70 years ago, in September 1938, shortly after the invasion of the German troops in Austria Käthe Recheis started attending grammar school. At the age of 10 years she was already old enough to be aware of the political changes.

In 1928 Käthe is born in Hörsching near Linz in Upper Austria. She grows up in a Catholic family that disapproves of any discrimination of other people and that speaks out distinctively against the ideology of National Socialism. Together with some others in the village the family opposes public life that is heavily influenced by propaganda (school, village talk). In “Lena. Unser Dorf und der Krieg” (Our village and the war), first published 1987, she writes: “I pieced together my own memories, as well as those of my mother, my siblings and the people of the village Hörsching to a story like a mosaic.”  After 40 years Käthe Recheis remembers chronologically in short dramatic episodes the annexation of the National Socialists, the seven-year dictatorship and the course of the Second World War. She tells the story in a realistic way without embellishing anything, like her passing fascination during the so-called Blitzkriege . She raises problems like the consequences of the growing limitations during the war , her own pangs of remorse  as well as those of her friends or describes the few pleasures of a childhood in the village, a childhood that was not observed by adults. We learn about her emphatic gesture when she puts flowers on forgotten “Russian graves” and about the reactions she causes. She might have been considered a friend of Russians, a traitor of the German people or a saboteur, so-called crimes that were punished severely then.  So we see quite clearly how a bright and keen child learns to keep quiet in order to survive, how it learns to suppress its own attitude and it learns to bear inner conflicts without the help of grown-ups.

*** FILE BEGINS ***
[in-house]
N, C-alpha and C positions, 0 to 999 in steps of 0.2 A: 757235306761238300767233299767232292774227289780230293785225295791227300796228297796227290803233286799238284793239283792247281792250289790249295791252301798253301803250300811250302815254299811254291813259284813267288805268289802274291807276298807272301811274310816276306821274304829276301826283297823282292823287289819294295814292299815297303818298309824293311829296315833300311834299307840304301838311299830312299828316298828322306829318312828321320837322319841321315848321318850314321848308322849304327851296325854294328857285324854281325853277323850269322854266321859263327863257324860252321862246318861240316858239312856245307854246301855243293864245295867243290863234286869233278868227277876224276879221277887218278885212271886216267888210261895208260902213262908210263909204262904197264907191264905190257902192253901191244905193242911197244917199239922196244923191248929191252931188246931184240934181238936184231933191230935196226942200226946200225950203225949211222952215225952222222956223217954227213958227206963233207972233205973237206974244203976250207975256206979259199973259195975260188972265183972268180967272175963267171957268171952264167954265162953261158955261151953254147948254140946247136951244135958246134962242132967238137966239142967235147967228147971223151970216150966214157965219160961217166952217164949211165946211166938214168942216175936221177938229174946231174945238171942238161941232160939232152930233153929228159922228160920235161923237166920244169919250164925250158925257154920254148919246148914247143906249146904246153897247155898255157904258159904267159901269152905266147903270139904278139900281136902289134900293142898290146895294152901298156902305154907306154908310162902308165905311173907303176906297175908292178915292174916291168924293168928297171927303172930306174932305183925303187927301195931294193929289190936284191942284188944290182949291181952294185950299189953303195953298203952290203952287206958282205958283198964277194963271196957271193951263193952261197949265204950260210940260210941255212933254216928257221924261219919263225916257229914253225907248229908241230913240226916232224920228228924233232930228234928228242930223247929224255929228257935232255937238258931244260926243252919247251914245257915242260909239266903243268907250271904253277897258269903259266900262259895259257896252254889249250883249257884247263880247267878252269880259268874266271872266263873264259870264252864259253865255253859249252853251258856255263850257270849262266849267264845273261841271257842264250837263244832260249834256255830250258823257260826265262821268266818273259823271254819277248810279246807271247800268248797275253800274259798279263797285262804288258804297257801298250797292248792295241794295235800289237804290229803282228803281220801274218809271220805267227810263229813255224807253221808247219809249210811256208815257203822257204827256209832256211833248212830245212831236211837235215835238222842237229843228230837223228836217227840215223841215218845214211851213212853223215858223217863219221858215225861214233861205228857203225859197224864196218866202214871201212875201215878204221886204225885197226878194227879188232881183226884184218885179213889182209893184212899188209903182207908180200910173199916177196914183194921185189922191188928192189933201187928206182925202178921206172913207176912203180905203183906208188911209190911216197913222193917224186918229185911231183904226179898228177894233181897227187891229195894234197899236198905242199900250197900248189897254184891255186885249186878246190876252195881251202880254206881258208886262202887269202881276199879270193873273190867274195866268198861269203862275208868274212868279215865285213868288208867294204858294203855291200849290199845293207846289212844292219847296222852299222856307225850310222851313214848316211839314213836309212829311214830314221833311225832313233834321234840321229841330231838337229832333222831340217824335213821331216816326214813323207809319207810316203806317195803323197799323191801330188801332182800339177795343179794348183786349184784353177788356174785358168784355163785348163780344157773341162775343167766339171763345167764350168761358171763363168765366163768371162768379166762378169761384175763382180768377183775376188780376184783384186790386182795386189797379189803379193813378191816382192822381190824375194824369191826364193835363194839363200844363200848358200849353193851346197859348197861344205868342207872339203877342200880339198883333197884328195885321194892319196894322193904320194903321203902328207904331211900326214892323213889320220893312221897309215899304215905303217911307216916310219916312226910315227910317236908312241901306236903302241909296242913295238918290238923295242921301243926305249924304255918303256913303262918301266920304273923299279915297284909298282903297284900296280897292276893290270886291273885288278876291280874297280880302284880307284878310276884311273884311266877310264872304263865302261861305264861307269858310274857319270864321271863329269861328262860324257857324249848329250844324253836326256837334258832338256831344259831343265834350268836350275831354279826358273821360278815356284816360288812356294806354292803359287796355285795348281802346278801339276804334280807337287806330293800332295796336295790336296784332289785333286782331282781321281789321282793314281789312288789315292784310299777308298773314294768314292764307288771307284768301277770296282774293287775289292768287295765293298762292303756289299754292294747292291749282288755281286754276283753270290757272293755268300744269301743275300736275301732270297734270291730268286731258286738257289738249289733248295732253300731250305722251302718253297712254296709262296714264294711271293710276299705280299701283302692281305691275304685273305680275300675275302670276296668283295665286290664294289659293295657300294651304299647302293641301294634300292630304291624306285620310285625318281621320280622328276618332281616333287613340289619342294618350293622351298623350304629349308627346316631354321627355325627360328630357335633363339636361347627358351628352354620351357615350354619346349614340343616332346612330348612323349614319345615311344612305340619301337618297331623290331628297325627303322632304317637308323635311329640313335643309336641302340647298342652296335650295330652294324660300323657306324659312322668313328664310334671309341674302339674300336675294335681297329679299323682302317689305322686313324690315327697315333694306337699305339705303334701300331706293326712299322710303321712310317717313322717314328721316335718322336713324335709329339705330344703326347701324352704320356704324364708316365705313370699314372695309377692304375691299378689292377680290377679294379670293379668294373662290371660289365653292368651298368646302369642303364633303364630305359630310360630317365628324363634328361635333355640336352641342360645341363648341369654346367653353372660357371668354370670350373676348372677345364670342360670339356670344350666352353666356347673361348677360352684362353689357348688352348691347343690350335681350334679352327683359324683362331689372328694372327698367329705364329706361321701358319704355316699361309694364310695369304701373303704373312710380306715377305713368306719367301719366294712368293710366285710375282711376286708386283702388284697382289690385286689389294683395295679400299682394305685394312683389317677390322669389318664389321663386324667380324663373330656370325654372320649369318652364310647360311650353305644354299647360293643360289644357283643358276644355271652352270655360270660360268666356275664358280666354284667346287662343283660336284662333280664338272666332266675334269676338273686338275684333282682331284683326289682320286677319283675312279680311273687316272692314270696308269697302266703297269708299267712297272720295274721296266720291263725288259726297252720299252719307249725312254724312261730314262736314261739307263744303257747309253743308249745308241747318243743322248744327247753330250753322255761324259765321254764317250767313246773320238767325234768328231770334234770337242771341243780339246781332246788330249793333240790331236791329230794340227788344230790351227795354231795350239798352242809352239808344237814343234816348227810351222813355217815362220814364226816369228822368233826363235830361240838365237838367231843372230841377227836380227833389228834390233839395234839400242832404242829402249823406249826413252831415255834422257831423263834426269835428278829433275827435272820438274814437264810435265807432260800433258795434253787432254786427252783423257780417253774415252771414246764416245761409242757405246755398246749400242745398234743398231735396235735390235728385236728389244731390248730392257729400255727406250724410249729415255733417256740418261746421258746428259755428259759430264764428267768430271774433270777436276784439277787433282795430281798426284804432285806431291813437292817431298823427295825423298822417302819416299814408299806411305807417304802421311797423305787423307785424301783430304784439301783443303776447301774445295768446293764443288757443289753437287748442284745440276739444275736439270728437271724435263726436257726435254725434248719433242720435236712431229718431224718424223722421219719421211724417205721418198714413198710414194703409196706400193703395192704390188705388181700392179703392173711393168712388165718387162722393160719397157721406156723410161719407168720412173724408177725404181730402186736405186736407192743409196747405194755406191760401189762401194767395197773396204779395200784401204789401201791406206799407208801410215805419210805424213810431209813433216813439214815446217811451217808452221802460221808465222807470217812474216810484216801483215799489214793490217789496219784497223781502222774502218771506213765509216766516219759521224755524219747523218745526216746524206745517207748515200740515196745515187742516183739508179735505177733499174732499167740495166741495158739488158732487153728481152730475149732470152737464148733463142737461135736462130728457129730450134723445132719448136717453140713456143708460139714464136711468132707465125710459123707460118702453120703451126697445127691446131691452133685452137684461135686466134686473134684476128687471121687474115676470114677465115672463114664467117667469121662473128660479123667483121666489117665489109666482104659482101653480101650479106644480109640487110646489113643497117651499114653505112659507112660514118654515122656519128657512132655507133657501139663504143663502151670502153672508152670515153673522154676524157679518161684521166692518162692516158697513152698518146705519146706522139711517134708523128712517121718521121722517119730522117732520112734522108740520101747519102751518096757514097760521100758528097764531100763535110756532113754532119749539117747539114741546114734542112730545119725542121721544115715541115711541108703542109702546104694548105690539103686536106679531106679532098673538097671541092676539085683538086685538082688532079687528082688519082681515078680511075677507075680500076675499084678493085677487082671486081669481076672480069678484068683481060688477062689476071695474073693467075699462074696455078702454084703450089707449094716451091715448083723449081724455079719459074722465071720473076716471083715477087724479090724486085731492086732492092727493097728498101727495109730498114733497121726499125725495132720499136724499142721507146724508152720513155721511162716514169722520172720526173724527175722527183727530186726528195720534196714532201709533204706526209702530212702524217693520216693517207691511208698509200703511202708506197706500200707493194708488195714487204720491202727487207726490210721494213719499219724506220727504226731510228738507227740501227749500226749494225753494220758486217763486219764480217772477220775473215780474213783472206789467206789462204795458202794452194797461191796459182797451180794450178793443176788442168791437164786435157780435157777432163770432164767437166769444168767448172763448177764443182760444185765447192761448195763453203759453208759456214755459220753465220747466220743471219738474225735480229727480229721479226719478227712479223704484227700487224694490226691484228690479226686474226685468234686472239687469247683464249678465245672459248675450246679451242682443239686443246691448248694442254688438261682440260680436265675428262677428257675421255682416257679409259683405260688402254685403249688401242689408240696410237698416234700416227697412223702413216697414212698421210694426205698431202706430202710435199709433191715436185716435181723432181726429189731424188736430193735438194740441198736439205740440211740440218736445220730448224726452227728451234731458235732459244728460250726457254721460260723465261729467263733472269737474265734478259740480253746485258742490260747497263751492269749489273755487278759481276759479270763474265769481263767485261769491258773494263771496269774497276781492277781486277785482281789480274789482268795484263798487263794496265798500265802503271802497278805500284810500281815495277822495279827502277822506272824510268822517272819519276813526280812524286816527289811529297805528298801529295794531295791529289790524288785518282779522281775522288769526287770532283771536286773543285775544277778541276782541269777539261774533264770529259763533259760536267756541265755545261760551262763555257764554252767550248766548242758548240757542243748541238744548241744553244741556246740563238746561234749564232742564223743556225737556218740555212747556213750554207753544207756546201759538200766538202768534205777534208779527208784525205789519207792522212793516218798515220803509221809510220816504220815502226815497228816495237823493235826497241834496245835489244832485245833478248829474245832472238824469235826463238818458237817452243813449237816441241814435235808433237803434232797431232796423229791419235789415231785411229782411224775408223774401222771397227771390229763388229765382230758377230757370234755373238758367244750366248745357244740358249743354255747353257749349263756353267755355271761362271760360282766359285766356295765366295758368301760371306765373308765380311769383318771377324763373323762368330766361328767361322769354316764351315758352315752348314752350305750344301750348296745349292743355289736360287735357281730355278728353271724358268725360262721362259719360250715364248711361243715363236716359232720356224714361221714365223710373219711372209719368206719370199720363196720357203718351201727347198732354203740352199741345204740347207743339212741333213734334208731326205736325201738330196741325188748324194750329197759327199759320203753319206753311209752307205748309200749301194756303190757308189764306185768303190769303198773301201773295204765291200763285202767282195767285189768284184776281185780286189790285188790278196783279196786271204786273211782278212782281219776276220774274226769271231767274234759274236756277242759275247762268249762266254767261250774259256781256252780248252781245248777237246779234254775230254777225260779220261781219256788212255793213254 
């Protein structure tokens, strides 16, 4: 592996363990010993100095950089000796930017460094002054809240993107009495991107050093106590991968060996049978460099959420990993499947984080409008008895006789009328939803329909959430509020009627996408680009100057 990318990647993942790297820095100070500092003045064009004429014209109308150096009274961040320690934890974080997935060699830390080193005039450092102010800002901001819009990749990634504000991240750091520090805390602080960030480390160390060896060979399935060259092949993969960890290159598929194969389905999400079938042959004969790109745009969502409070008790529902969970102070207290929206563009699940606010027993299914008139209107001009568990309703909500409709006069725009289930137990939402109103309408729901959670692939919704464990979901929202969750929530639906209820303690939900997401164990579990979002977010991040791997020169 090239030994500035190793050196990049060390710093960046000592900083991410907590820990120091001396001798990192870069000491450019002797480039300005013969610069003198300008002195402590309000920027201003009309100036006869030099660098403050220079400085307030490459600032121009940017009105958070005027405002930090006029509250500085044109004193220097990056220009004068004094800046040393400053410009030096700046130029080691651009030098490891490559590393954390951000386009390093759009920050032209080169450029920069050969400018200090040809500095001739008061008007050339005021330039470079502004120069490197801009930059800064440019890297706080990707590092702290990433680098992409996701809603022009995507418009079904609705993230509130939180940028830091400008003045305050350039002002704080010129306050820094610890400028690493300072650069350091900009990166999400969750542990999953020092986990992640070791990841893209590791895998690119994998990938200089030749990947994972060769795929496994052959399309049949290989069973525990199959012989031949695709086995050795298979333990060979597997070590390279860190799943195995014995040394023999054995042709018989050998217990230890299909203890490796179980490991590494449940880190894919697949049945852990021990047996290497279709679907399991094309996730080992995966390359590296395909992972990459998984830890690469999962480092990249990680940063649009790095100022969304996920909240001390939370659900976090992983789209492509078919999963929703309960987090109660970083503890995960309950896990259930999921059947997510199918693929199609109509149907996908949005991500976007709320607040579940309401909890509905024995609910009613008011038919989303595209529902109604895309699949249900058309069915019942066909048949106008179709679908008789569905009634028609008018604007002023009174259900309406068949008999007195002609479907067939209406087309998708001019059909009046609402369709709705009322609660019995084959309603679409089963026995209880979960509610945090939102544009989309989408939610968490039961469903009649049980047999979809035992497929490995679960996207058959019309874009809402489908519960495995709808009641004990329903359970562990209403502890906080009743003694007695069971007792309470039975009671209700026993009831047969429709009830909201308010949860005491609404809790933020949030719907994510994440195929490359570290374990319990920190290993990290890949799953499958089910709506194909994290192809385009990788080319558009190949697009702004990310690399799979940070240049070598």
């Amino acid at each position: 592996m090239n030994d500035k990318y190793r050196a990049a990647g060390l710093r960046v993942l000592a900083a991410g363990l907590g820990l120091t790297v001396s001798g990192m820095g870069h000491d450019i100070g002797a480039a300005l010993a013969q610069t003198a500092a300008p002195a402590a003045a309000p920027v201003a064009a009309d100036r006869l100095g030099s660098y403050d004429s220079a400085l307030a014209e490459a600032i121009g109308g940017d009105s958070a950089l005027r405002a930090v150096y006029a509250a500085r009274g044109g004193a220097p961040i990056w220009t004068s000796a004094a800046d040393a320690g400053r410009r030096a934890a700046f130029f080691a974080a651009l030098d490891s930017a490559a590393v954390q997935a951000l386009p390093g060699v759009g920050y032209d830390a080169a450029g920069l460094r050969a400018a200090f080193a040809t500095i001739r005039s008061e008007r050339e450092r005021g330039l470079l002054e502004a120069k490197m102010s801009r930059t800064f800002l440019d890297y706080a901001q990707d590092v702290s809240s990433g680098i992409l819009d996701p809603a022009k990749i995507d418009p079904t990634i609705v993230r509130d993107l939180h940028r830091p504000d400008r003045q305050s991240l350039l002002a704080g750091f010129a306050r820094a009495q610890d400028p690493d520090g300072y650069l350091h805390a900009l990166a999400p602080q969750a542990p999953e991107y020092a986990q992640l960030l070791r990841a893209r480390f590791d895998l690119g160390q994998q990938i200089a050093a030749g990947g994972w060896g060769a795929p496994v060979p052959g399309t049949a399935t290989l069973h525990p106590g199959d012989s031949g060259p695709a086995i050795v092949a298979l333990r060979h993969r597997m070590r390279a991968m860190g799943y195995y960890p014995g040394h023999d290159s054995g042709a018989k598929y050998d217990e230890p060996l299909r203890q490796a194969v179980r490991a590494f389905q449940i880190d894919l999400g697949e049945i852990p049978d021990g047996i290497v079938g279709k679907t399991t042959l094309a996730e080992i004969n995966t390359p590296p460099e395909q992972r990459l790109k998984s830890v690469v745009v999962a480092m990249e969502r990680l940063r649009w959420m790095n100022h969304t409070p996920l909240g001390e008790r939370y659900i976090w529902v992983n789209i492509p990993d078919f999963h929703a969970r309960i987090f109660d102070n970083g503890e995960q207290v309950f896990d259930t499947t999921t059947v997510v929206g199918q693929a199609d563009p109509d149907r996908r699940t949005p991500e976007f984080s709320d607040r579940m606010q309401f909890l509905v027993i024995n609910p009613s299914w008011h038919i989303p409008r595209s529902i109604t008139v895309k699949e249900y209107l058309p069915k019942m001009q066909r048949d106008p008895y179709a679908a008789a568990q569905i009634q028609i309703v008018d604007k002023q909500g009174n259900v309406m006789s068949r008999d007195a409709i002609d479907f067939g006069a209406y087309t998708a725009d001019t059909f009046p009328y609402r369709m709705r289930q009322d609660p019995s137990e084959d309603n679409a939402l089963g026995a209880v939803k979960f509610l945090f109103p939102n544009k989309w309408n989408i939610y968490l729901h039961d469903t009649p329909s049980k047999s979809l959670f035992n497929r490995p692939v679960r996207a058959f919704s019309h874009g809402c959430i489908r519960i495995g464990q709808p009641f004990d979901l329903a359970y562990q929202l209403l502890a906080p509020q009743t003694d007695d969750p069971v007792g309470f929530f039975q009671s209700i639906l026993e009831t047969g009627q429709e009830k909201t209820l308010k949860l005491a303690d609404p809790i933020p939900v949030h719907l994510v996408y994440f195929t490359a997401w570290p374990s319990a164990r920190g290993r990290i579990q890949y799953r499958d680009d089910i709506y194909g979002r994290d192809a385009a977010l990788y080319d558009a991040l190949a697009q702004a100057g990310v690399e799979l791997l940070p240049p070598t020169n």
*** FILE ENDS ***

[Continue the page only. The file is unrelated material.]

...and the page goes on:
I didn’t forget it” , that’s what Käthe Recheis stresses in her preface to “Geh heim und vergiss alles” (Go home and forget everything), first published in 1964 under the title “Schattennetz”.  So she doesn’t only mean the local fixation of the story but especially the associated emotions during the first postwar years. The locals knew about the existence of concentration camps already before 1945 as there were some nearby, a Russian camp in Hörsching, Schloss Hartheim, a lunatic asylum or the concentration camp Mauthausen. Seventeen-year-old Käthe Recheis, however, was only confronted with the terrible truth when the first camp prisoners who had just been liberated by the Americans were taken to a provisional military hospital because they were suffering from spotted fever. Recheis’ father tried to attend the sick together with three almost starved Jewish doctors of the camps.